-- orbital plane and orbital orientation:
-- 'xhat' - a unit vector pointing in the direction to the Moon's orbital periapsis
-- 'zhat' - a unit vector point normal to the Moon's orbital plane
-- 'yhat' - the third unit vector to complete the trio
xhat = vec.unit( e )
zhat = vec.unit( vec.crossp( r , v ) )
yhat = vec.unit( vec.crossp( zhat, xhat ) )
-- calculate some more intermediate values
k1 = a * (1.0 - ecc * ecc )
k2 = math.sqrt( GM / k1 )
cnu = math.cos(nu)
snu = math.sin(nu)
k3 = 1.0 + ecc * cnu
-- calculate the position of the Lagrange point in the dextral reference frame:
-- 'qx' - the position of the Lagrange point in the 'xhat' direction
-- 'qy' - the position of the Lagrange point in the 'yhat' direction
-- 'qz' = 0 by definition
-- 'px' - the speed of the Lagrange point in the 'xhat' direction
-- 'py' - the speed of the Lagrange point in the 'yhat' direction
-- 'pz' = 0 by definition
qx = alpha * k1 * cnu / k3
qy = alpha * k1 * snu / k3
px = -alpha * snu * k2
py = alpha * (ecc + cnu) * k2
-- caluclate the position of the Lagrange point in Orbiter's global reference frame
l2qa = vec.mul( xhat, qx )
l2qb = vec.mul( yhat, qy )
l2qc = vec.add( l2qa, l2qb )
l2q = vec.add( l2qc, com )
-- calculate the velocity of the Lagrange point in Orbiter's global reference frame
l2pa = vec.mul( xhat, px )
l2pb = vec.mul( yhat, py )
l2pc = vec.add( l2pa, l2pb )
l2p = vec.add( l2pc, cov )
-- calculate the distance from the reference L1 orbit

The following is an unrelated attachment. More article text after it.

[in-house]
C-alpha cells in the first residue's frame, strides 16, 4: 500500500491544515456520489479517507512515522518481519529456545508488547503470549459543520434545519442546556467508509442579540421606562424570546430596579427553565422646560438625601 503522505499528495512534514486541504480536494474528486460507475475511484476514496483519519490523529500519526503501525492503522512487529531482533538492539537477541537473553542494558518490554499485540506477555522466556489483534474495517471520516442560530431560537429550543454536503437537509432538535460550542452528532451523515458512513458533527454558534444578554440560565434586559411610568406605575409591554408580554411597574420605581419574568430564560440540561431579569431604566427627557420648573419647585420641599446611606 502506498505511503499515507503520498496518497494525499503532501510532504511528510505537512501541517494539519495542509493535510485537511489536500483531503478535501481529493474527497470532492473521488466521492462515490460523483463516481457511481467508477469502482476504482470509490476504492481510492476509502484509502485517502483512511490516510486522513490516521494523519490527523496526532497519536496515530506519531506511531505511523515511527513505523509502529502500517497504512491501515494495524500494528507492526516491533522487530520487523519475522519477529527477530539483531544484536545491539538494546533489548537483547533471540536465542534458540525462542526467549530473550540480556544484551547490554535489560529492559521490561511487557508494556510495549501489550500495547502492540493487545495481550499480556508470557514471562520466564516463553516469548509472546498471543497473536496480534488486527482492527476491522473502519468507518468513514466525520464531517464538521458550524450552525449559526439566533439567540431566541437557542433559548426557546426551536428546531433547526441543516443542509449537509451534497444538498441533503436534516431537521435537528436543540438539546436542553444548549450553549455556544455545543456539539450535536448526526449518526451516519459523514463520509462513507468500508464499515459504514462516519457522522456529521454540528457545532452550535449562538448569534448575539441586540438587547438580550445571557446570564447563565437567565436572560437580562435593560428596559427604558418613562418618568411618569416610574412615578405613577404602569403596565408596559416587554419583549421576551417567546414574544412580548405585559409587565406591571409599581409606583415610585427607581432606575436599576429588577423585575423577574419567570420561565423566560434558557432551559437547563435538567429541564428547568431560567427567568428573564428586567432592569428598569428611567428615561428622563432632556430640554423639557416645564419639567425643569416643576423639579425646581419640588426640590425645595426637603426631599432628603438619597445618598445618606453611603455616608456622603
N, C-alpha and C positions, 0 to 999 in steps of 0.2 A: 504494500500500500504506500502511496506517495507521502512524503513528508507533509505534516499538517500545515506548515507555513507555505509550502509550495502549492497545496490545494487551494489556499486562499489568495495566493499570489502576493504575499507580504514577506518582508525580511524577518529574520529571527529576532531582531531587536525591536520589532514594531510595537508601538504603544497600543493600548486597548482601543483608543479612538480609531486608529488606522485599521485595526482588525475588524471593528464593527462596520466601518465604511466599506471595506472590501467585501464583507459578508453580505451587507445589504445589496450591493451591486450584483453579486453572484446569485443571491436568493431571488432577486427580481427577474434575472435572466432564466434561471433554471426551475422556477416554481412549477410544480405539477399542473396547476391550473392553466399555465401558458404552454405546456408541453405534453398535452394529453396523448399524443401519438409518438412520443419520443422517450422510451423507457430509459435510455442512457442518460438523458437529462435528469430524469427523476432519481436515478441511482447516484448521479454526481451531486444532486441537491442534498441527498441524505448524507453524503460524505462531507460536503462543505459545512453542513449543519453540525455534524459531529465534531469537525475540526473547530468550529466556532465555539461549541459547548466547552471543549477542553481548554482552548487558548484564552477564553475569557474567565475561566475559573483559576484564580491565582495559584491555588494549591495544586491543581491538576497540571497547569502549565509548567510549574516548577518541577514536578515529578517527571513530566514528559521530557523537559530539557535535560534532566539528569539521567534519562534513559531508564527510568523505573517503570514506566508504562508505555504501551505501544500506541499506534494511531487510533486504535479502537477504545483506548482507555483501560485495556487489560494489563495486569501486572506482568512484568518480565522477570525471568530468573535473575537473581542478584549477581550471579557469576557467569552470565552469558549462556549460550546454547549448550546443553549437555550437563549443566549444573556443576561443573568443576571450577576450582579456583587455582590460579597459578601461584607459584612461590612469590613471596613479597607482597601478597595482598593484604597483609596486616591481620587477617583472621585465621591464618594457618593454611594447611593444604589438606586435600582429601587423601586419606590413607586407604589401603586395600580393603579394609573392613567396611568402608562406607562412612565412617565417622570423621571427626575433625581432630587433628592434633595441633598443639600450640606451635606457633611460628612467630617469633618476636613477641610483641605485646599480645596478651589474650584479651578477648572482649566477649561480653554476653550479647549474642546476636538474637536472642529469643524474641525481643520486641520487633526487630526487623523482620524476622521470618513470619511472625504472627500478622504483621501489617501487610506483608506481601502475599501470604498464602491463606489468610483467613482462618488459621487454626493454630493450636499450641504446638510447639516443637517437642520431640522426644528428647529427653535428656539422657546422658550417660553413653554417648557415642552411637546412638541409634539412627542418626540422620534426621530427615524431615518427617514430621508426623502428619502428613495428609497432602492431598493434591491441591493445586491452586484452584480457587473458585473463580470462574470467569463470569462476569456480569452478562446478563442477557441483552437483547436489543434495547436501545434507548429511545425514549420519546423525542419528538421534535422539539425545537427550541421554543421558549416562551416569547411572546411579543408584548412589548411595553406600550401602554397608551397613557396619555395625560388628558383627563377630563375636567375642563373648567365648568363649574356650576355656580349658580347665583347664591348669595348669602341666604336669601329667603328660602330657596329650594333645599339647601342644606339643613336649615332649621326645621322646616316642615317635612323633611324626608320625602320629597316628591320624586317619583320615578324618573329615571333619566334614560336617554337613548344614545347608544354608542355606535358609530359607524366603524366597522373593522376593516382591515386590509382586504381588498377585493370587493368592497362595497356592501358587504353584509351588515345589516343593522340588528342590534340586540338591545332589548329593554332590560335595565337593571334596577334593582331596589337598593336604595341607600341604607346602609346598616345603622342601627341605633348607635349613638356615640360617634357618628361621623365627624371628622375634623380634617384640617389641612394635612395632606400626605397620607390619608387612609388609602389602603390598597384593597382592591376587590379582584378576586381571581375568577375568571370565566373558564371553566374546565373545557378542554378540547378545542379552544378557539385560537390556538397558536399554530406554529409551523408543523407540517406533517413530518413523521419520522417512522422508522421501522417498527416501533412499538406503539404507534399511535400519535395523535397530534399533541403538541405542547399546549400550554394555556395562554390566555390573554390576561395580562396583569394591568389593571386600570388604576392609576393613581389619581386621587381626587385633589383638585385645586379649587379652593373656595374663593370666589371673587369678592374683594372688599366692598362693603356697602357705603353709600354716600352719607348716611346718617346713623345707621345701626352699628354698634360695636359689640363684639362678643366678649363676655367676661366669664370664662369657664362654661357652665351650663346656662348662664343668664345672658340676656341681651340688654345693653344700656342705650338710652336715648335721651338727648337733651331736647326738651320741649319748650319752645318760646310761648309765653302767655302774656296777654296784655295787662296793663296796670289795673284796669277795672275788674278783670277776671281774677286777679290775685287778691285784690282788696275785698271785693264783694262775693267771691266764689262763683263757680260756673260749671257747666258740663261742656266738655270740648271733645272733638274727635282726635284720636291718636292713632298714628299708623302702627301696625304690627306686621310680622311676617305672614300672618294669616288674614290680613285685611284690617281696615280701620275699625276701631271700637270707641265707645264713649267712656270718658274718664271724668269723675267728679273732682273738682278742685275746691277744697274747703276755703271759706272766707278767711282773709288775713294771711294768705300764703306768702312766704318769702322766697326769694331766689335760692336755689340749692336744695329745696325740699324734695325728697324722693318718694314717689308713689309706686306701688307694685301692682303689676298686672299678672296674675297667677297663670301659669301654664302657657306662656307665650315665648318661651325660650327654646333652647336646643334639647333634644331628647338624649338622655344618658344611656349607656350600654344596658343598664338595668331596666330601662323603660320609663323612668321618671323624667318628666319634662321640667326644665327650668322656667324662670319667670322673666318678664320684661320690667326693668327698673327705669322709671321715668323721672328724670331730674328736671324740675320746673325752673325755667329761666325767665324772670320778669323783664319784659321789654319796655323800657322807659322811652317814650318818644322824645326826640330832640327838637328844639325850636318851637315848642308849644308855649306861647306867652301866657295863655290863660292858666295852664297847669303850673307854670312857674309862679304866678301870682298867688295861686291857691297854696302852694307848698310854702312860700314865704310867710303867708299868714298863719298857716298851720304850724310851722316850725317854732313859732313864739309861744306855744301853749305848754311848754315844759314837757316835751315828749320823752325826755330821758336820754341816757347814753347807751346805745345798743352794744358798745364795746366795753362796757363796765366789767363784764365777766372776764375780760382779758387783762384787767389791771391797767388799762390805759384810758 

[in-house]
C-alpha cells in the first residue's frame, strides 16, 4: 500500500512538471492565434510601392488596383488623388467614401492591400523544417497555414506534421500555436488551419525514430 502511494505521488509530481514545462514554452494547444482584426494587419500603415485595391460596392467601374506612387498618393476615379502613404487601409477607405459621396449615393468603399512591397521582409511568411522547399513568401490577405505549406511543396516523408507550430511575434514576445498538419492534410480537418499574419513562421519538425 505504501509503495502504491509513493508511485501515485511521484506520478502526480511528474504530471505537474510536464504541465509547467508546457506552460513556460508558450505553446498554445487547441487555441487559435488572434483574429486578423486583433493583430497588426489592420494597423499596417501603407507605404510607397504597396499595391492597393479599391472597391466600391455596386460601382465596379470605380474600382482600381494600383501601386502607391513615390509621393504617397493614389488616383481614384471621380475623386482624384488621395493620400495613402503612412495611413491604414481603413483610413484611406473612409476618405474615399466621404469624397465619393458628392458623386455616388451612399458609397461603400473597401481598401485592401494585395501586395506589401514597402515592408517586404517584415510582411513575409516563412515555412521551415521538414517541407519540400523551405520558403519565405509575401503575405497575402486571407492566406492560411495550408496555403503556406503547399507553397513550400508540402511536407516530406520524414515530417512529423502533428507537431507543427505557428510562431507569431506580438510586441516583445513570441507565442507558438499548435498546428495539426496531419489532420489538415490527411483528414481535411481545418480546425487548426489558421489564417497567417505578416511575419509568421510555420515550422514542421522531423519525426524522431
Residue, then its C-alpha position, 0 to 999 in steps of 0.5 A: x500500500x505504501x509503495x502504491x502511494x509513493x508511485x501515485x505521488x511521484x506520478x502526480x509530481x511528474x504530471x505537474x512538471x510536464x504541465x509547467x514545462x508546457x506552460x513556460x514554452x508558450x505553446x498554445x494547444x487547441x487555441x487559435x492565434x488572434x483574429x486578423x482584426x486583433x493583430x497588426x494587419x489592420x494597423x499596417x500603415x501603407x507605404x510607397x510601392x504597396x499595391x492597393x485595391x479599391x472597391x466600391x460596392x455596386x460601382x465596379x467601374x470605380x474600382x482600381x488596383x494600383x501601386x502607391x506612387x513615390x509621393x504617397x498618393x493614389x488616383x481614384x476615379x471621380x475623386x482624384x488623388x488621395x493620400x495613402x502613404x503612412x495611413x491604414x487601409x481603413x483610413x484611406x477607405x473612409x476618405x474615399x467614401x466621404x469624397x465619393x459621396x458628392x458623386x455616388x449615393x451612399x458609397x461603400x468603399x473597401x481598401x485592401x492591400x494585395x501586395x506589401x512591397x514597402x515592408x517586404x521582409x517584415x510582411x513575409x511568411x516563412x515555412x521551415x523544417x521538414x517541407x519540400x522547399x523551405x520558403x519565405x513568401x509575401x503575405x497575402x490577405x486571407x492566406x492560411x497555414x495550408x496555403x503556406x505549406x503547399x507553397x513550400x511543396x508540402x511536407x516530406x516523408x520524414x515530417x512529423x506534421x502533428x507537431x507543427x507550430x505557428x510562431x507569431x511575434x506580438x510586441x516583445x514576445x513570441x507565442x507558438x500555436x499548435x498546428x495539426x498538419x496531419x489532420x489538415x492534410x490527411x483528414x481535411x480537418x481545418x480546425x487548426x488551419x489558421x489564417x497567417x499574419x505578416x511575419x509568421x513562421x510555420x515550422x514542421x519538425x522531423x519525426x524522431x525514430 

qrel = vec.sub( q, l2q)
prel = vec.sub( p, l2p)
-- calculate a new set of axes
rm = vec.sub( q, q_mon )
vm = vec.sub( p, p_mon )
xm_hat = vec.unit( vm )
ym_hat = vec.crossp( vm, rm )
ym_hat = vec.unit( ym_hat)
zm_hat = vec.crossp( xm_hat, ym_hat)
q1 = vec.dotp( qrel, xm_hat )
q2 = vec.dotp( qrel, ym_hat )
q3 = vec.dotp( qrel, zm_hat )
p1 = vec.dotp( prel, xm_hat )
p2 = vec.dotp( prel, ym_hat )
p3 = vec.dotp( prel, zm_hat )
-- print out the difference between the ship's psoition and the Lagrange point's position
msg = string.format("Position relative to L1\n-----------------------\nPrograde %.3f km\nPlane %.3f km\nInward %.3f km\n\nVelocity relative to L1\n-----------------------\nPrograde %.3f m/s\nPlane %.3f m/s\nInward %.3f m/s\n", q1/1000, q2/1000, q3/1000, p1, p2, p3 )
note:set_text(msg)
if goal > 0 then end
proc.skip()
end
```

---------- Post added 07-14-16 at 04:55 AM ---------- Previous post was 07-13-16 at 06:05 AM ----------

A couple of videos are now up on Youtube walking through implementation of the method described above.

LEO to Earth-Moon L1